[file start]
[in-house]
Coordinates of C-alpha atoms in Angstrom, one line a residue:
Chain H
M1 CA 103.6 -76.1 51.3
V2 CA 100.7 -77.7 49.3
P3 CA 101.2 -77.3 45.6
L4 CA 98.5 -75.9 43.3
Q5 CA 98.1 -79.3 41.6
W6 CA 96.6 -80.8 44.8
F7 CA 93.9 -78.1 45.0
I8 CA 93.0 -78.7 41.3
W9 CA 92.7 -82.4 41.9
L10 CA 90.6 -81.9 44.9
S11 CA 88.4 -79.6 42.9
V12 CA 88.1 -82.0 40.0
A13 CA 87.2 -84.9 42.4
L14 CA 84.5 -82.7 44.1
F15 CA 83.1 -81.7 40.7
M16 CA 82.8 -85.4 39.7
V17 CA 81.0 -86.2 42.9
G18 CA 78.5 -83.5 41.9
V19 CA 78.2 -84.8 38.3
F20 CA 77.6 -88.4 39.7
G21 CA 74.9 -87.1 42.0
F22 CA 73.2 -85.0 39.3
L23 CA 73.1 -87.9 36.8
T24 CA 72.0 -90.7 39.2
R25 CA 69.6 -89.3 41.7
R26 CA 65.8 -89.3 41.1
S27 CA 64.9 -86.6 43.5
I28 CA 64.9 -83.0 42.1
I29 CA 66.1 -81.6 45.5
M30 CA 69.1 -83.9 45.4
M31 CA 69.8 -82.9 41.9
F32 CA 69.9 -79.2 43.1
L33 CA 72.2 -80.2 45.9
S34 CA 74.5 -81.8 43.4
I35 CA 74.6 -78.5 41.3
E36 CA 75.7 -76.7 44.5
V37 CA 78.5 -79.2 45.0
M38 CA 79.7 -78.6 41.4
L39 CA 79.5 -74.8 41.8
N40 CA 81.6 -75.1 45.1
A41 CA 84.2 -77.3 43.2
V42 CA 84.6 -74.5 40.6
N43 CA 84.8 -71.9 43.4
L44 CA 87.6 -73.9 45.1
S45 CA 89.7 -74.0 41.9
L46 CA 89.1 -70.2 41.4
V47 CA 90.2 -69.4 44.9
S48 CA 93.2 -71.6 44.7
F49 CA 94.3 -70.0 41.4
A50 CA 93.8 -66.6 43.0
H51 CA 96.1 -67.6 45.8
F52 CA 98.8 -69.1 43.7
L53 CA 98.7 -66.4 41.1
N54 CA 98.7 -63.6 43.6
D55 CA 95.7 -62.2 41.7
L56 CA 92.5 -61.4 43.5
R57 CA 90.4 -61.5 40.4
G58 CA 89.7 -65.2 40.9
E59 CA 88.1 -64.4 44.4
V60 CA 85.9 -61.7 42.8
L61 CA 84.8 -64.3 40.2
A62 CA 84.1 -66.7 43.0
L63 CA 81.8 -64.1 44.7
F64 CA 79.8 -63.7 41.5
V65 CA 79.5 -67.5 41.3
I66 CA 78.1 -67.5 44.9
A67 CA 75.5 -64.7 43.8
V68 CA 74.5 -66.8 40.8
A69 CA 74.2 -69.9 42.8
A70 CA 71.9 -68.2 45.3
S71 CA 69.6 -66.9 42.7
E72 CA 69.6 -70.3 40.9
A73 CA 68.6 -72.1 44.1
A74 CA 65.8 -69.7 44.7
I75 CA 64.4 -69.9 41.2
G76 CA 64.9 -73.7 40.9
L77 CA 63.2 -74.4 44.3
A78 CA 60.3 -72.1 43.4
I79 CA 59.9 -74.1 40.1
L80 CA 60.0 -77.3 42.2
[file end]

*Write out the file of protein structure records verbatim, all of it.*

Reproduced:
[in-house]
Coordinates of C-alpha atoms in Angstrom, one line a residue:
Chain H
M1 CA 103.6 -76.1 51.3
V2 CA 100.7 -77.7 49.3
P3 CA 101.2 -77.3 45.6
L4 CA 98.5 -75.9 43.3
Q5 CA 98.1 -79.3 41.6
W6 CA 96.6 -80.8 44.8
F7 CA 93.9 -78.1 45.0
I8 CA 93.0 -78.7 41.3
W9 CA 92.7 -82.4 41.9
L10 CA 90.6 -81.9 44.9
S11 CA 88.4 -79.6 42.9
V12 CA 88.1 -82.0 40.0
A13 CA 87.2 -84.9 42.4
L14 CA 84.5 -82.7 44.1
F15 CA 83.1 -81.7 40.7
M16 CA 82.8 -85.4 39.7
V17 CA 81.0 -86.2 42.9
G18 CA 78.5 -83.5 41.9
V19 CA 78.2 -84.8 38.3
F20 CA 77.6 -88.4 39.7
G21 CA 74.9 -87.1 42.0
F22 CA 73.2 -85.0 39.3
L23 CA 73.1 -87.9 36.8
T24 CA 72.0 -90.7 39.2
R25 CA 69.6 -89.3 41.7
R26 CA 65.8 -89.3 41.1
S27 CA 64.9 -86.6 43.5
I28 CA 64.9 -83.0 42.1
I29 CA 66.1 -81.6 45.5
M30 CA 69.1 -83.9 45.4
M31 CA 69.8 -82.9 41.9
F32 CA 69.9 -79.2 43.1
L33 CA 72.2 -80.2 45.9
S34 CA 74.5 -81.8 43.4
I35 CA 74.6 -78.5 41.3
E36 CA 75.7 -76.7 44.5
V37 CA 78.5 -79.2 45.0
M38 CA 79.7 -78.6 41.4
L39 CA 79.5 -74.8 41.8
N40 CA 81.6 -75.1 45.1
A41 CA 84.2 -77.3 43.2
V42 CA 84.6 -74.5 40.6
N43 CA 84.8 -71.9 43.4
L44 CA 87.6 -73.9 45.1
S45 CA 89.7 -74.0 41.9
L46 CA 89.1 -70.2 41.4
V47 CA 90.2 -69.4 44.9
S48 CA 93.2 -71.6 44.7
F49 CA 94.3 -70.0 41.4
A50 CA 93.8 -66.6 43.0
H51 CA 96.1 -67.6 45.8
F52 CA 98.8 -69.1 43.7
L53 CA 98.7 -66.4 41.1
N54 CA 98.7 -63.6 43.6
D55 CA 95.7 -62.2 41.7
L56 CA 92.5 -61.4 43.5
R57 CA 90.4 -61.5 40.4
G58 CA 89.7 -65.2 40.9
E59 CA 88.1 -64.4 44.4
V60 CA 85.9 -61.7 42.8
L61 CA 84.8 -64.3 40.2
A62 CA 84.1 -66.7 43.0
L63 CA 81.8 -64.1 44.7
F64 CA 79.8 -63.7 41.5
V65 CA 79.5 -67.5 41.3
I66 CA 78.1 -67.5 44.9
A67 CA 75.5 -64.7 43.8
V68 CA 74.5 -66.8 40.8
A69 CA 74.2 -69.9 42.8
A70 CA 71.9 -68.2 45.3
S71 CA 69.6 -66.9 42.7
E72 CA 69.6 -70.3 40.9
A73 CA 68.6 -72.1 44.1
A74 CA 65.8 -69.7 44.7
I75 CA 64.4 -69.9 41.2
G76 CA 64.9 -73.7 40.9
L77 CA 63.2 -74.4 44.3
A78 CA 60.3 -72.1 43.4
I79 CA 59.9 -74.1 40.1
L80 CA 60.0 -77.3 42.2